Observe that Stenger prefaces his theory with a contingent term, “probably.” He knows there isn’t a shred of proof for the view he offers. It is pure speculation.

He opines that the universe resulted from a “quantum fluctuation in a spaceless, timeless void.” The statement is nonsensical. How could any effect occur, in-and-of-itself, in a void? In physics, the idea that energy can migrate from one level to another, in a “quantum leap,” proves nothing. The question of the origin of that energy is paramount. Atheism cannot explain the commencement of mechanical energy.

Also, Stenger says it is not sufficient to say: “You can’t get something from nothing.” Why not? If there was a point in the past when absolutely nothing existed, then nothing would exist today. Nothing produces nothing but nothingness! Where is the evidence that nothing can produce something? It does not exist. Even some infidels are uncomfortable with the notion that “something” can come from “nothing.” Hence some want to “fix” the theory. Richard Gott of Princeton University writes: “We suggest that the Universe emerged from something rather than nothing – and that something was itself” (Chown, p. 14; emp. WJ).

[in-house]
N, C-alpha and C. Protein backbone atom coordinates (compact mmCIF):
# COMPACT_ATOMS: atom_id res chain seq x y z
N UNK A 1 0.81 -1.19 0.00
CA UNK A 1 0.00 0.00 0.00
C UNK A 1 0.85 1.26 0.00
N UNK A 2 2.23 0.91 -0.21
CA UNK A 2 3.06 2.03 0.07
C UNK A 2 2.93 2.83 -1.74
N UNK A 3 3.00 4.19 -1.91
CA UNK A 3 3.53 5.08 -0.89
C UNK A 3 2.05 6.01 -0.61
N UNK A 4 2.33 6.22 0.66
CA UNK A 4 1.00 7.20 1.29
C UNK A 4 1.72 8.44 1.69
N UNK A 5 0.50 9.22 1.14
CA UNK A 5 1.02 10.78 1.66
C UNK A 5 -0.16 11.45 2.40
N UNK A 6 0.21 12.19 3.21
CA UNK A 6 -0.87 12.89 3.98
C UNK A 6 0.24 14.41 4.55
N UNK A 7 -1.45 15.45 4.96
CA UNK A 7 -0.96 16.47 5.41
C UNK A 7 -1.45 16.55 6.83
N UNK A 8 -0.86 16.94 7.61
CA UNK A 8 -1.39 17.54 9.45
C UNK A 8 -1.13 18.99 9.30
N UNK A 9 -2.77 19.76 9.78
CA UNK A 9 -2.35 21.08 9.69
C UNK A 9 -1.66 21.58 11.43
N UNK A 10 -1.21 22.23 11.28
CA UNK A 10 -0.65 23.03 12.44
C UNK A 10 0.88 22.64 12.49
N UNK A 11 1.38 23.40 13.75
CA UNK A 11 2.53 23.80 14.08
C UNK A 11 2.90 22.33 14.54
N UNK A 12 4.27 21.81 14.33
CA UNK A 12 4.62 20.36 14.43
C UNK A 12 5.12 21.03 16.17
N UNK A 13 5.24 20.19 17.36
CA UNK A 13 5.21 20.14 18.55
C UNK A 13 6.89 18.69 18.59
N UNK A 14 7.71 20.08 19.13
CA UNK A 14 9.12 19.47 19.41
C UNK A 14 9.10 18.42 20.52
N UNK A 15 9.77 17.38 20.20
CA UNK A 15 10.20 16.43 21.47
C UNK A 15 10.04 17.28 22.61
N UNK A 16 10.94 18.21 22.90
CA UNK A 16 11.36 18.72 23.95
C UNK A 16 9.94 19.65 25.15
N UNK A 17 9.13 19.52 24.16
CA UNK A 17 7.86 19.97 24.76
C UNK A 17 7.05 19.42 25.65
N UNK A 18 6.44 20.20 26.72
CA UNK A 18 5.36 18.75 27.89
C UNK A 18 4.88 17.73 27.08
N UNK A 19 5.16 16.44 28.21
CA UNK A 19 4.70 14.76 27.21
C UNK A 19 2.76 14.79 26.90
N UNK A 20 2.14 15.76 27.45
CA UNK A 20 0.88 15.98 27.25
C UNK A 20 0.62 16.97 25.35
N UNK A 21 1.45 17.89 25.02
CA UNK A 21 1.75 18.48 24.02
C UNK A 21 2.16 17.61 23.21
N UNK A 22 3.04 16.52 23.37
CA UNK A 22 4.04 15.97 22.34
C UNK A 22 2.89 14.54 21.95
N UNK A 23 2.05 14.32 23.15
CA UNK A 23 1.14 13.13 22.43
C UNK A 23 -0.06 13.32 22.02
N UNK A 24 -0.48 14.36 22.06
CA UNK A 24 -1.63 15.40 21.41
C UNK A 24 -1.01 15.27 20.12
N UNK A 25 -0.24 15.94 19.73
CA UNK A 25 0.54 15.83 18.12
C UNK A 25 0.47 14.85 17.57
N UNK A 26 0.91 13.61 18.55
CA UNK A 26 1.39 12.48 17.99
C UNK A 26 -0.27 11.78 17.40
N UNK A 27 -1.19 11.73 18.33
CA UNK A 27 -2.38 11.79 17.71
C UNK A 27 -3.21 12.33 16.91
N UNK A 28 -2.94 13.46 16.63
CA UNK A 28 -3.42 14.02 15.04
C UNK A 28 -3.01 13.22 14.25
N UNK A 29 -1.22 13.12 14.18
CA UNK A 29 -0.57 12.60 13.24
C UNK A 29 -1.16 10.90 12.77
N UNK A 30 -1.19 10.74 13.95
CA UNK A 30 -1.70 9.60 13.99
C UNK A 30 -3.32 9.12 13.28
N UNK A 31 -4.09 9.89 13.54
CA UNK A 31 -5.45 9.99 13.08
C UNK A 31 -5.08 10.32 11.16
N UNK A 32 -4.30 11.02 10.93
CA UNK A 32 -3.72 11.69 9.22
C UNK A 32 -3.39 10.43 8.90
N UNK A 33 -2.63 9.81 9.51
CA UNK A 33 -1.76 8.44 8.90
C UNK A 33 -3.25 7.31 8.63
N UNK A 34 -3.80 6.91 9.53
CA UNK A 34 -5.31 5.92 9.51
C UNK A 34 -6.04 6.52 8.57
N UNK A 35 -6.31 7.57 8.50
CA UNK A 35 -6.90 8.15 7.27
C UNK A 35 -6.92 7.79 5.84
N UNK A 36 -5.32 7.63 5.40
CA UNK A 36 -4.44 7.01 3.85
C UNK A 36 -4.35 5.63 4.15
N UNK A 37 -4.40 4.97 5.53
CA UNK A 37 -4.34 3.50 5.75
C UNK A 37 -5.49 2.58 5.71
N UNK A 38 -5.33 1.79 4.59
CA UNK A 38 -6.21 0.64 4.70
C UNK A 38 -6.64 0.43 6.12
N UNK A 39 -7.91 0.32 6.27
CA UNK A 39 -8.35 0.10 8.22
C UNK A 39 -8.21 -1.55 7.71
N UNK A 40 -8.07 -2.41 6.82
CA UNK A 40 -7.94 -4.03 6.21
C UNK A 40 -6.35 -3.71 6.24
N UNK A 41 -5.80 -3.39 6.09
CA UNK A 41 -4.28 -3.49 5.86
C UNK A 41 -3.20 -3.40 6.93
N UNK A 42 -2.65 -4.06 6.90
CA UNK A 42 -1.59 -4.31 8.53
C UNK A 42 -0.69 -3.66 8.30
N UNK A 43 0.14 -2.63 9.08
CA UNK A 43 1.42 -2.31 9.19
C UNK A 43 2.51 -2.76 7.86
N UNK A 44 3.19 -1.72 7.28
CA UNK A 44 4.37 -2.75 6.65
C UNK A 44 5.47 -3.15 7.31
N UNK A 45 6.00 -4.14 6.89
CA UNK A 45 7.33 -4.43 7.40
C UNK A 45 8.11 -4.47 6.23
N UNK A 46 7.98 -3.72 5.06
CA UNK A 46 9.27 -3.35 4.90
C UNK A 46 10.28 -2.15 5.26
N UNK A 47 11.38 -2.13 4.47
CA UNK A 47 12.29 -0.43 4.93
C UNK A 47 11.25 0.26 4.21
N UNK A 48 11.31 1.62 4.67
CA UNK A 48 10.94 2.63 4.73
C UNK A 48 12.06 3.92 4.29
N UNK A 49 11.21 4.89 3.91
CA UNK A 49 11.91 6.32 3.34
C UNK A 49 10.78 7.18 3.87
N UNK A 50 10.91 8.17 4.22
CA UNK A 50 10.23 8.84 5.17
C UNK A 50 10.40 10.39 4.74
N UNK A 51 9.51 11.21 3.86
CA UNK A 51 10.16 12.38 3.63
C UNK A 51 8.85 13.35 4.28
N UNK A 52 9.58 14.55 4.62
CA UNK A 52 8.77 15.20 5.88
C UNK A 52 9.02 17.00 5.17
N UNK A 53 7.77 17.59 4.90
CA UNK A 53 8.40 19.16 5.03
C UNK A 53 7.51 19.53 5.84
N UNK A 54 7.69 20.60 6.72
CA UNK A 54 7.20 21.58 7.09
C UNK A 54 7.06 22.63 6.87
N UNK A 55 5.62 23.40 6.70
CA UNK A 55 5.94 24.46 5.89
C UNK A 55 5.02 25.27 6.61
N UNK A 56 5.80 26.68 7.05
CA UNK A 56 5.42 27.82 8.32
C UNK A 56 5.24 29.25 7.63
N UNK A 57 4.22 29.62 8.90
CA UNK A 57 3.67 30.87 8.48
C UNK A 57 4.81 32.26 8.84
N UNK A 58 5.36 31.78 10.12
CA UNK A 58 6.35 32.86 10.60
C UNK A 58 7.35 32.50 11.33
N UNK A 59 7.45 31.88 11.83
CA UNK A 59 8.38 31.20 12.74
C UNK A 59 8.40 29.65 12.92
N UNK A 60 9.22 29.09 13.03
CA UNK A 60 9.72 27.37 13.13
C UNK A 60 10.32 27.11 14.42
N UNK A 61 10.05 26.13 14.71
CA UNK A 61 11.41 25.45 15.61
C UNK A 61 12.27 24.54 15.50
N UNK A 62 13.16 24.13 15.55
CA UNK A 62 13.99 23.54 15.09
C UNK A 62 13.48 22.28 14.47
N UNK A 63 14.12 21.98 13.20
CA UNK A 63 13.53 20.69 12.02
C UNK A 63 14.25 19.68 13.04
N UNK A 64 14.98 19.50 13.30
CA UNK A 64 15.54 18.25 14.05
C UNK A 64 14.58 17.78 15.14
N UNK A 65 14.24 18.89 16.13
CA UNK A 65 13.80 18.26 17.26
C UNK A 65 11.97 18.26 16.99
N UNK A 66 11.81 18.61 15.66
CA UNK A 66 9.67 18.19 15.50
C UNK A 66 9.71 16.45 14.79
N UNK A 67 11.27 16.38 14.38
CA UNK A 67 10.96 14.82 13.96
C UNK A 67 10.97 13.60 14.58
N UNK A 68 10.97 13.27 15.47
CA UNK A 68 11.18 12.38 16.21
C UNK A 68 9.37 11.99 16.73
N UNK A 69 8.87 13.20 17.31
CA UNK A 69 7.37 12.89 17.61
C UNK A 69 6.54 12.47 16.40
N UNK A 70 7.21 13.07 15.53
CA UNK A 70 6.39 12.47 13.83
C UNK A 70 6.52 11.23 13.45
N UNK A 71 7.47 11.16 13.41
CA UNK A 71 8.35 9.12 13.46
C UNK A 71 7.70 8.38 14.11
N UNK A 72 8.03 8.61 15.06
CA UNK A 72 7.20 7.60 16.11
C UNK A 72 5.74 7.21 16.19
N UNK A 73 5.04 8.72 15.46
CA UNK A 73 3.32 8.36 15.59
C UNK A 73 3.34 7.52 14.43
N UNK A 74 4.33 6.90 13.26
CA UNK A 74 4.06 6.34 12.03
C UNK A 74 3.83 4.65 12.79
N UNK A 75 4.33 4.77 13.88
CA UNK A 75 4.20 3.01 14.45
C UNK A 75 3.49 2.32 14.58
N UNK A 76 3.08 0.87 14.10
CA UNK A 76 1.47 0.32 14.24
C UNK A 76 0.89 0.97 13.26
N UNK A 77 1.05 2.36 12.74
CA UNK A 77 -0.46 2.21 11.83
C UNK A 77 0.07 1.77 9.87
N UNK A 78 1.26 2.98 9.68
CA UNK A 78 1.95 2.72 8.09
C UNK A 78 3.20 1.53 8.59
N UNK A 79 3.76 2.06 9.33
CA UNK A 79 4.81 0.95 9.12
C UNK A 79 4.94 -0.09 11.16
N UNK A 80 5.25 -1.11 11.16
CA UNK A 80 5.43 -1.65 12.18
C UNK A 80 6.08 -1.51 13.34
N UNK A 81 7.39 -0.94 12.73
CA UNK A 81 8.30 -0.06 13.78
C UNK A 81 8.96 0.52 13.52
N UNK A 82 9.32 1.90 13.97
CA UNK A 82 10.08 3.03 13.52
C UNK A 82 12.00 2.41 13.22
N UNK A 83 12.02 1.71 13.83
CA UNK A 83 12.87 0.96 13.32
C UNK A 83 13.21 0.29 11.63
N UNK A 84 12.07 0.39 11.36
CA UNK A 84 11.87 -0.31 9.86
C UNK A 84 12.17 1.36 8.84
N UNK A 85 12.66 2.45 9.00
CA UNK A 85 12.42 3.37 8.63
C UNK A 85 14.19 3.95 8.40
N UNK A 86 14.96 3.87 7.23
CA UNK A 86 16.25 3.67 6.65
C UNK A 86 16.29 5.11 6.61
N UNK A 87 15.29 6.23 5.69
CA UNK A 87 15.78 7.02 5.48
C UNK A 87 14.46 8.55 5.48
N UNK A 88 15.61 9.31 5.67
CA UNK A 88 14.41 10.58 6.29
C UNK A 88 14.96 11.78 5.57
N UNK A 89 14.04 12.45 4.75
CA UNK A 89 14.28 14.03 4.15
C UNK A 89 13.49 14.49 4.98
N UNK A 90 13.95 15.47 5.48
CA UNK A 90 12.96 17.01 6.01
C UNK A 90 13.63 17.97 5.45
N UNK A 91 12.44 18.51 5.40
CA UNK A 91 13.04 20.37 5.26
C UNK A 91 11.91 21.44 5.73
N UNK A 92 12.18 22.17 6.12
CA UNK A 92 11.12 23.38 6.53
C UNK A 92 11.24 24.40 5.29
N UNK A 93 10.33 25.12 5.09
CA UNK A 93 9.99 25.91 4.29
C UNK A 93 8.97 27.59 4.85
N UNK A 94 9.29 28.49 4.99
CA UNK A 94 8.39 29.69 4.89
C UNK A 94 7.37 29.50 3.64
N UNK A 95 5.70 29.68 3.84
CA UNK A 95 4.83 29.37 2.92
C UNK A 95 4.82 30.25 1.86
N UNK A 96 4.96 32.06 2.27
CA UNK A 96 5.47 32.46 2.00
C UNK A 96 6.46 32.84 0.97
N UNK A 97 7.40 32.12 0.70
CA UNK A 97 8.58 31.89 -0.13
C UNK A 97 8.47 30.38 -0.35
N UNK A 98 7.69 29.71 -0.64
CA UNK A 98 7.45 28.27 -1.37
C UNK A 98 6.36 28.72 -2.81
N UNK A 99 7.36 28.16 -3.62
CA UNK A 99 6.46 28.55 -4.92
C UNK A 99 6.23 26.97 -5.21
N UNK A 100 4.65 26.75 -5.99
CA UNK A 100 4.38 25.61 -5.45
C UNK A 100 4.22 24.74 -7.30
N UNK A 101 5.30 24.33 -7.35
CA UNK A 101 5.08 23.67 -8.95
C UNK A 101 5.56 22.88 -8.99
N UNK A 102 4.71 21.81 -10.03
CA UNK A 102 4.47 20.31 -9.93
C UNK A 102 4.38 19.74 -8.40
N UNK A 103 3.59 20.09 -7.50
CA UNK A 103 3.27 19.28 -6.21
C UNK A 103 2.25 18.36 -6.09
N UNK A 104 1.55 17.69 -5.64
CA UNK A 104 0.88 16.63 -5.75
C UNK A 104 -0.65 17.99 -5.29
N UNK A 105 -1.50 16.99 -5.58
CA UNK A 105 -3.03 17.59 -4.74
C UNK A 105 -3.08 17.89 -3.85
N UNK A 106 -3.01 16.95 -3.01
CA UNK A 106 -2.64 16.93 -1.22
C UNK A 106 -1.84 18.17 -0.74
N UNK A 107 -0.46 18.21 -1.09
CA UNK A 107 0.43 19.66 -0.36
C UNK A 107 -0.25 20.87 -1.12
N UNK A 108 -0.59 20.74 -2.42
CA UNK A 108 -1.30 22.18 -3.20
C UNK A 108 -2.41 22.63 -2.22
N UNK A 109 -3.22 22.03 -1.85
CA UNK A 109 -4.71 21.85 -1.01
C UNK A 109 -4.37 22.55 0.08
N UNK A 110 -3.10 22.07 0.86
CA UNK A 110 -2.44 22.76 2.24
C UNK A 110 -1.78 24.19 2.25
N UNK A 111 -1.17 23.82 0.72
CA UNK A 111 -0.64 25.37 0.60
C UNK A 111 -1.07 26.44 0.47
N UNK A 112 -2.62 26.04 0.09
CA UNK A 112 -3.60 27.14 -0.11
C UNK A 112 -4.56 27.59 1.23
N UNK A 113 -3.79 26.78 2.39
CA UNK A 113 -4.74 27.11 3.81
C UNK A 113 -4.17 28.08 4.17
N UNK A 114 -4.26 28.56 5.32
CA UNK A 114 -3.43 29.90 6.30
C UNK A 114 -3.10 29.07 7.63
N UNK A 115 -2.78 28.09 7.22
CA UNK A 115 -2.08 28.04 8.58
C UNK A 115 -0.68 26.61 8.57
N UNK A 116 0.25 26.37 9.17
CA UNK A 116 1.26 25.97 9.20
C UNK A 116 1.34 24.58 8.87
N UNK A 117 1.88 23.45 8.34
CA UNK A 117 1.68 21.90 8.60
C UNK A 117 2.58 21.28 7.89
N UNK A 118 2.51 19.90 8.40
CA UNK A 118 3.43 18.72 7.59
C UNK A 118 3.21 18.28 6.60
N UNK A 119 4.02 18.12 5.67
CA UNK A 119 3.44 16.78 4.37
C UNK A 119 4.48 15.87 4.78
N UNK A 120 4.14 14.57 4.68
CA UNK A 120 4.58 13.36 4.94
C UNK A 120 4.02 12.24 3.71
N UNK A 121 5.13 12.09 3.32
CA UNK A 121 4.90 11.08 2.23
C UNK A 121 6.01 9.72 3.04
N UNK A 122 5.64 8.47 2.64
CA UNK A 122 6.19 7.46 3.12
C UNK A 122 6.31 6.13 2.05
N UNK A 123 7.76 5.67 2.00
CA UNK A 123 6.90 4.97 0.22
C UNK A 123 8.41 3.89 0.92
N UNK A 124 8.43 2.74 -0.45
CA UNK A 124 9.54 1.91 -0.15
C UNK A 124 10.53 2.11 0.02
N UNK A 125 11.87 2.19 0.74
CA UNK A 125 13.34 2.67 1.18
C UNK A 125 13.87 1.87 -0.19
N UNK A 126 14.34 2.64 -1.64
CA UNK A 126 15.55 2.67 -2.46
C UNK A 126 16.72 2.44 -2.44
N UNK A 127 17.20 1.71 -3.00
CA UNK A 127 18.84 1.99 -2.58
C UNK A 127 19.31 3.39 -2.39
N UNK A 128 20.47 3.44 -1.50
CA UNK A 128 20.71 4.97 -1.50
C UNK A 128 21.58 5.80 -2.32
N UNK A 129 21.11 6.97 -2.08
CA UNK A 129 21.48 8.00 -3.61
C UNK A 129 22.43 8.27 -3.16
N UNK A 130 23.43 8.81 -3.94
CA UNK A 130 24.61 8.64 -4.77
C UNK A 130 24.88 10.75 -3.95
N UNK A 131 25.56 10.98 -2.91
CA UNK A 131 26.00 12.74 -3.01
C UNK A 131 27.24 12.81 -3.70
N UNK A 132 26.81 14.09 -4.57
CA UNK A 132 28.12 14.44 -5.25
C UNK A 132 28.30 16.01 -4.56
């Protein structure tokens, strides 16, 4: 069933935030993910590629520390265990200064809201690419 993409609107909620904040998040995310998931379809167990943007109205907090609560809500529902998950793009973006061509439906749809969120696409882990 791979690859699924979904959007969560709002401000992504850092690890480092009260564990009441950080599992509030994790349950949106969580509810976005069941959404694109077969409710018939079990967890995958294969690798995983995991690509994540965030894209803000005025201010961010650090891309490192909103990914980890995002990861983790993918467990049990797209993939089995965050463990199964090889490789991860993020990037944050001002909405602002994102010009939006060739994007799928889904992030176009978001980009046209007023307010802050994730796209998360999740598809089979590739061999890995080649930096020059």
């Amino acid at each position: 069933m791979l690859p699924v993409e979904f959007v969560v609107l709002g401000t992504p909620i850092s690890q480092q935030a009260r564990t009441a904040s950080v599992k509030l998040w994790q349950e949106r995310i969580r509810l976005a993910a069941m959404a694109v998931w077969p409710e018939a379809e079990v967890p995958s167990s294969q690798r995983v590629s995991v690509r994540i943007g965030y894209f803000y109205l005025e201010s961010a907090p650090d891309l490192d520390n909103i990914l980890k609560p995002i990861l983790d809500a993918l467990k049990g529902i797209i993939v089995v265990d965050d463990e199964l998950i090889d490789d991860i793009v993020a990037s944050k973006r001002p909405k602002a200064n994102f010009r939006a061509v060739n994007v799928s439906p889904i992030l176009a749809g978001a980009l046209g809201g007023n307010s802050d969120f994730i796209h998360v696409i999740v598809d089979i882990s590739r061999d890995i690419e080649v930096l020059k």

I once debated a skeptic (Paul Ricci, author of Fundamentals of Critical Thinking) who argued that something can come from nothing. When I pressed him for the evidence, all he could say was: “Read the literature.” I simply could not resist retorting that his argument was the best example of something from nothing I’d ever encountered!

But think about this. If something cannot come from nothing, and yet something exists, it must follow that something has existed always. That something cannot be “matter,” for the laws of physics demonstrate that matter has not existed forever. Jastrow, in his chapter, “The Riddle of Creation,” speaks of that point in time which he calls “the moment of creation,” when “the first particles of matter appear” (p. 4). If the eternal “something” is not matter, it must be Mind, namely, God.